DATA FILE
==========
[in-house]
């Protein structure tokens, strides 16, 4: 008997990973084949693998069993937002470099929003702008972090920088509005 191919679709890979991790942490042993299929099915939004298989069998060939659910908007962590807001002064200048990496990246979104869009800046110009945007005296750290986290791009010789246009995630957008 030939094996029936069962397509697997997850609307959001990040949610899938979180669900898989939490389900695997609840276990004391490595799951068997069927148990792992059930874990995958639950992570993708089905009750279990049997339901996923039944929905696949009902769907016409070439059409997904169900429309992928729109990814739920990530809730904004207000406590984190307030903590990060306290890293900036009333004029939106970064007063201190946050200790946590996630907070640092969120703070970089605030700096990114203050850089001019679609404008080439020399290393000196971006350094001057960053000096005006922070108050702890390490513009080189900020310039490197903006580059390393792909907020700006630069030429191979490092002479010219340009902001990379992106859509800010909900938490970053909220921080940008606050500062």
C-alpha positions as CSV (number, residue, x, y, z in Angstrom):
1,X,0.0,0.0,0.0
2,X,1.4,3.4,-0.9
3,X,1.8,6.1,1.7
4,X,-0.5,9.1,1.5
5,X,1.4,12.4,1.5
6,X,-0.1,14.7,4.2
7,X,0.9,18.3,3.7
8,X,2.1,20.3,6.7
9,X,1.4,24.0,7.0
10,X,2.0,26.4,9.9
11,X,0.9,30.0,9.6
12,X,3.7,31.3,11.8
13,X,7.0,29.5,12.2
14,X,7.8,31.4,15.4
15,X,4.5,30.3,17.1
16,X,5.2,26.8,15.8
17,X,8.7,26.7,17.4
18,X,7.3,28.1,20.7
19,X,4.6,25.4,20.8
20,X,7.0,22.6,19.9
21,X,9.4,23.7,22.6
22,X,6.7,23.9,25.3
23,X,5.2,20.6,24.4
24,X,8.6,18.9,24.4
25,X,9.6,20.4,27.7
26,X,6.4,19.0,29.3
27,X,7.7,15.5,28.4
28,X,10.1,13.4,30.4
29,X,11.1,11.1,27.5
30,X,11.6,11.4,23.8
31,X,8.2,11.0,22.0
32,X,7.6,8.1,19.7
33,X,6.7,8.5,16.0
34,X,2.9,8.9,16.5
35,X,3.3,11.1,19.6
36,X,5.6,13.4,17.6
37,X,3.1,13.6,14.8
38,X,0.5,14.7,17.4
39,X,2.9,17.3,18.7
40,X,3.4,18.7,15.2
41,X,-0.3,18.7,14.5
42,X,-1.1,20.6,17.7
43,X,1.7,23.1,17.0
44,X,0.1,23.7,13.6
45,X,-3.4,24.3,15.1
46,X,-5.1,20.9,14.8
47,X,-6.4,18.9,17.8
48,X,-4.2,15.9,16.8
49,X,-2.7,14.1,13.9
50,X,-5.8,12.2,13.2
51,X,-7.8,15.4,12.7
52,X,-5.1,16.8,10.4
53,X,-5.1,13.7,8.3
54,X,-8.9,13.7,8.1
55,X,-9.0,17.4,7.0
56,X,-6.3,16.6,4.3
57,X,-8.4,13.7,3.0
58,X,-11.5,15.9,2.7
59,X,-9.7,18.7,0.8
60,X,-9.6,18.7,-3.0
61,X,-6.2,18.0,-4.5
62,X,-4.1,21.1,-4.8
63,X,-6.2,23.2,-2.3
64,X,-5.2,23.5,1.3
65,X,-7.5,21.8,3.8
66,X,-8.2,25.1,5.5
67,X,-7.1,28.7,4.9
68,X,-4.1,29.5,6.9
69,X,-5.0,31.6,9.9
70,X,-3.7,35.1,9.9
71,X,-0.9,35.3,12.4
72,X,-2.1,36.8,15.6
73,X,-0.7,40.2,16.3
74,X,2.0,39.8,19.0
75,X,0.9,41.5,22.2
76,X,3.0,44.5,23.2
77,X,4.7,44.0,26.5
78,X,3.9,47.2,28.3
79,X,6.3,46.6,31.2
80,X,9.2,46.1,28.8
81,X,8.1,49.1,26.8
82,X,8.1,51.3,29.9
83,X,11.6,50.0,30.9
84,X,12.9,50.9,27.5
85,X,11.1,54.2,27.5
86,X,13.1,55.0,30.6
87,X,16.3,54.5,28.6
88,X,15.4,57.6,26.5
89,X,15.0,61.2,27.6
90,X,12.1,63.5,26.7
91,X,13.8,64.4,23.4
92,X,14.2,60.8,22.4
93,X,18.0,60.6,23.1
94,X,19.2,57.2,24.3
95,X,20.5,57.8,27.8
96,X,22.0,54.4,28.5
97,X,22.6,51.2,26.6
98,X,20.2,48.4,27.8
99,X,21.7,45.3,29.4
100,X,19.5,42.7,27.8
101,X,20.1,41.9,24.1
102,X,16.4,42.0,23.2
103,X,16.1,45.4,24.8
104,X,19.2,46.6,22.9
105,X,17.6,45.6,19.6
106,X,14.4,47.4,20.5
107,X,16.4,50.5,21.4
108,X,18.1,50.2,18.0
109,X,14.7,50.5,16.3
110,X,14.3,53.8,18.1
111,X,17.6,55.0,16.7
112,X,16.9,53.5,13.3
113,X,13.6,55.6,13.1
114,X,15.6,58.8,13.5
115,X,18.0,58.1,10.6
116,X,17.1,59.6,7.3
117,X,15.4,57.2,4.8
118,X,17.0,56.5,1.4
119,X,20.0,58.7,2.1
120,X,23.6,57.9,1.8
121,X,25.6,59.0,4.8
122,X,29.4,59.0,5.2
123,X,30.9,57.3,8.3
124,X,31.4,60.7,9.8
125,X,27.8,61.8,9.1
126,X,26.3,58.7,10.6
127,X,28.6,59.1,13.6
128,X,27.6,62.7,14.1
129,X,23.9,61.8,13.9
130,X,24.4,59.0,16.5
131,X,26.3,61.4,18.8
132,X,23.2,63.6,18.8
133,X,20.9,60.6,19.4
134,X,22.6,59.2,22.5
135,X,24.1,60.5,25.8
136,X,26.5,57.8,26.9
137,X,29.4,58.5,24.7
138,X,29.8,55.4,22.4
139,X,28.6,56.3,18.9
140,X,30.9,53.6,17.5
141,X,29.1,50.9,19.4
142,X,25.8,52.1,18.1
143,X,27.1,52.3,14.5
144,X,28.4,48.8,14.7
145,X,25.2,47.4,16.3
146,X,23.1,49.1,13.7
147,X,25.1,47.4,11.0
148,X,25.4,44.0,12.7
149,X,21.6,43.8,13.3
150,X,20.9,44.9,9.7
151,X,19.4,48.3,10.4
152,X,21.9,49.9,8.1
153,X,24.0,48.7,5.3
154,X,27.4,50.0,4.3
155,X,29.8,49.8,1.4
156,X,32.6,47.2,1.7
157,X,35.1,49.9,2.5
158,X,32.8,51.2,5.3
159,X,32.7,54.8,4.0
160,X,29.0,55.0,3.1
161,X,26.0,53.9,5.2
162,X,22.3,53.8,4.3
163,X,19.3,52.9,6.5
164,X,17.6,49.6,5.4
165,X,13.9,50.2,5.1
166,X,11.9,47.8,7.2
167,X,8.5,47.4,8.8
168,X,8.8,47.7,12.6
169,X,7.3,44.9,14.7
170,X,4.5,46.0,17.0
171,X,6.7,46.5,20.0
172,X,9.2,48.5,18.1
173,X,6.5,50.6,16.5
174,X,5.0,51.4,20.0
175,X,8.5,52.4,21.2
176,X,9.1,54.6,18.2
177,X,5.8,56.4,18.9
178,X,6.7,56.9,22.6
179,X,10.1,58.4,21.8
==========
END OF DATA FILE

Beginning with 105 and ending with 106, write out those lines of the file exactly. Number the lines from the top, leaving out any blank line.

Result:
102,X,16.4,42.0,23.2
103,X,16.1,45.4,24.8